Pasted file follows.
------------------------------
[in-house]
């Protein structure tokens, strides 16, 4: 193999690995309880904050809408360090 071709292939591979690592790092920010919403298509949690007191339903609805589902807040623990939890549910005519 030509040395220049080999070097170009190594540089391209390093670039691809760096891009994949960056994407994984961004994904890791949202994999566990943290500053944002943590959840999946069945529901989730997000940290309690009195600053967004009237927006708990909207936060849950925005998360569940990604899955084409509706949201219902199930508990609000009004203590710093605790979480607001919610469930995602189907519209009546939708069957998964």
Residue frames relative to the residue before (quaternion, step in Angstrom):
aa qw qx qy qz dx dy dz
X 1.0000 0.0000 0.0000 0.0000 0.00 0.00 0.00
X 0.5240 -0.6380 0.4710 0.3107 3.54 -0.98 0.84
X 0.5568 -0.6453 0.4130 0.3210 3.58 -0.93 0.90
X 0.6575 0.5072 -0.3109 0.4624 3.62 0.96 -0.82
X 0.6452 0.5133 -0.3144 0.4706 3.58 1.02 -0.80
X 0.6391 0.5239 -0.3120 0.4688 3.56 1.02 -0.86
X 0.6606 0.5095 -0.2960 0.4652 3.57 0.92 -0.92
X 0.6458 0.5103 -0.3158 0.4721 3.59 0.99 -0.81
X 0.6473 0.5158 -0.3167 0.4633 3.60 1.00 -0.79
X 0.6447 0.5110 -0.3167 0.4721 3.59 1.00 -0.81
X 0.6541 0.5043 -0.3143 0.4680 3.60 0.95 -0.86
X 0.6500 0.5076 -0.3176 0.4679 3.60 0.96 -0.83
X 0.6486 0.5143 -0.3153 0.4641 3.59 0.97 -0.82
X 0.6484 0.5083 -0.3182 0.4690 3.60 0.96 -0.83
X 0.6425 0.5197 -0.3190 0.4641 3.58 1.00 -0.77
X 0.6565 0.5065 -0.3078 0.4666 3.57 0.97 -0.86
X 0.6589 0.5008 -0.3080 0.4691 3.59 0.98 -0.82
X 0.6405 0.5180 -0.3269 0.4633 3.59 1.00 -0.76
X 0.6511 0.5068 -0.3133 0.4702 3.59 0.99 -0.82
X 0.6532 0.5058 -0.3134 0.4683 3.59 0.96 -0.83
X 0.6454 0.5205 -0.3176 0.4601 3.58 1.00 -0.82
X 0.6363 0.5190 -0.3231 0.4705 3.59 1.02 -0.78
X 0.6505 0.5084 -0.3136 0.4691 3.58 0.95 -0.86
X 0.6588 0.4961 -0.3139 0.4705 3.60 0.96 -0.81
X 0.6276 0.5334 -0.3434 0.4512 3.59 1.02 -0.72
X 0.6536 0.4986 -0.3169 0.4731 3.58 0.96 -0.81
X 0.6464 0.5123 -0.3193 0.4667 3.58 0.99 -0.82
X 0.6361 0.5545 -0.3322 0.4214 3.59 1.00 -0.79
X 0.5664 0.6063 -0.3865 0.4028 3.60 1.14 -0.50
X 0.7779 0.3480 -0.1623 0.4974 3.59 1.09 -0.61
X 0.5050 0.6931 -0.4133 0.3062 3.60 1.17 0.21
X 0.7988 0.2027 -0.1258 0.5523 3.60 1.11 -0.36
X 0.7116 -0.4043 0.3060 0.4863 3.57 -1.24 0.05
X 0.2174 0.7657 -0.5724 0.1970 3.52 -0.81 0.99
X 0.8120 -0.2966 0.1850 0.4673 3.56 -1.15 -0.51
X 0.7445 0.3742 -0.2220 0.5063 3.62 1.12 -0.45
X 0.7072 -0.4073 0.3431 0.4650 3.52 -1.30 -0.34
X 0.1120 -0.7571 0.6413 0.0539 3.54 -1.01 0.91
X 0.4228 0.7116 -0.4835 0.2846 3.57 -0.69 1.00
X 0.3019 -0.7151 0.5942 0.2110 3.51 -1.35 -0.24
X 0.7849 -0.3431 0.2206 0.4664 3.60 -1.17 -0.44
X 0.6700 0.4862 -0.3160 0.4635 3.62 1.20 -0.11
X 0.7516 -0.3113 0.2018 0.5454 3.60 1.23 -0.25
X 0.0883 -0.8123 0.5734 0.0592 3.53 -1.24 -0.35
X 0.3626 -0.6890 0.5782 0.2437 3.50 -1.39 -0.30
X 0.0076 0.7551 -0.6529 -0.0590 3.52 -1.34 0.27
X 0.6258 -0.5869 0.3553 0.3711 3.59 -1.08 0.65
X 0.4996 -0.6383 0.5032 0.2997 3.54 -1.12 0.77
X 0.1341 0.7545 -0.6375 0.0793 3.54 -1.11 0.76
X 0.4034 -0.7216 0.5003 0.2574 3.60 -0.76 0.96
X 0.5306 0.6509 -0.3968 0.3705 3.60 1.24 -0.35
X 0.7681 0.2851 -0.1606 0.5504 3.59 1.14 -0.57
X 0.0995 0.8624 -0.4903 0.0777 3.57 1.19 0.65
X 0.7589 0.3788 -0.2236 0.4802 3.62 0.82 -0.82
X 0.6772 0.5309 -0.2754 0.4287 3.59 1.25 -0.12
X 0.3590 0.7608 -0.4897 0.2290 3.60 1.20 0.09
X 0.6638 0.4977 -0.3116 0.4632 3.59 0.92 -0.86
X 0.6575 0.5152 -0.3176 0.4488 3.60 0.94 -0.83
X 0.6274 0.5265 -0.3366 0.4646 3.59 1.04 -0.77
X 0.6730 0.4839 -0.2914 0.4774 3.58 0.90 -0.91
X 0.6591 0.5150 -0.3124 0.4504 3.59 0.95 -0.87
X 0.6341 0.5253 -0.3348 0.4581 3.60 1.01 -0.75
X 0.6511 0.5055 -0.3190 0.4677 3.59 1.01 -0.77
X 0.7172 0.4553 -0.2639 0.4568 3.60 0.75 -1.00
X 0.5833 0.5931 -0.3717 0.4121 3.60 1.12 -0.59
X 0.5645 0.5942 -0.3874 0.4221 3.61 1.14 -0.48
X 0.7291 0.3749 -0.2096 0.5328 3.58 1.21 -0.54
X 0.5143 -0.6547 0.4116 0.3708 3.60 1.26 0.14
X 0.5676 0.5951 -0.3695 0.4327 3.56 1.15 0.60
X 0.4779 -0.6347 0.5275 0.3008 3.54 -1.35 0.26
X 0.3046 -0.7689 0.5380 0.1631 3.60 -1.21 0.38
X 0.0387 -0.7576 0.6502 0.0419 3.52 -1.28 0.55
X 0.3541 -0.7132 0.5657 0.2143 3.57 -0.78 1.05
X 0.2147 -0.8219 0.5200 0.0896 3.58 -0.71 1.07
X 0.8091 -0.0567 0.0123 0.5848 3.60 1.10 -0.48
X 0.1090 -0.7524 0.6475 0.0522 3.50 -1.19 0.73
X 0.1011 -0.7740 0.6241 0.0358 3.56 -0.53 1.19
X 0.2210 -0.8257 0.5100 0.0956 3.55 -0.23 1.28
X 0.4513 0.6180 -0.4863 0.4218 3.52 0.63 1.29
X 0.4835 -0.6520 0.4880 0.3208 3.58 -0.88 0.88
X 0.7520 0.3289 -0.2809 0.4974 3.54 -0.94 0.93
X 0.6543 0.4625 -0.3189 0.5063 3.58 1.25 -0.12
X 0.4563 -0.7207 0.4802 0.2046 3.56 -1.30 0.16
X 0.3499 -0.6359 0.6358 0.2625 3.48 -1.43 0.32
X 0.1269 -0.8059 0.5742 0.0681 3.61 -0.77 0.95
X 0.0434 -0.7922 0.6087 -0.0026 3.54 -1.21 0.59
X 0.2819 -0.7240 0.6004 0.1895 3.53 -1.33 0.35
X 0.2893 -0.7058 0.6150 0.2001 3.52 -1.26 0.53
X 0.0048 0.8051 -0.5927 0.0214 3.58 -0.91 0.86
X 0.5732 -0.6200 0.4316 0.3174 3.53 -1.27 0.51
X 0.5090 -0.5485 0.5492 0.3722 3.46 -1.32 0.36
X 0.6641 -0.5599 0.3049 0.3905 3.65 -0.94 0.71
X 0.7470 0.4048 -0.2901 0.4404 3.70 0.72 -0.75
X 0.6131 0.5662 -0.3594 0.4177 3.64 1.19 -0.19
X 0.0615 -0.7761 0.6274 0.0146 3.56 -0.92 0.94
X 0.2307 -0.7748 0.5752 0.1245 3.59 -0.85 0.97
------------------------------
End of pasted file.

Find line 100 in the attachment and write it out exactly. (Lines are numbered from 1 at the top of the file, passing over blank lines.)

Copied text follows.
X 0.2307 -0.7748 0.5752 0.1245 3.59 -0.85 0.97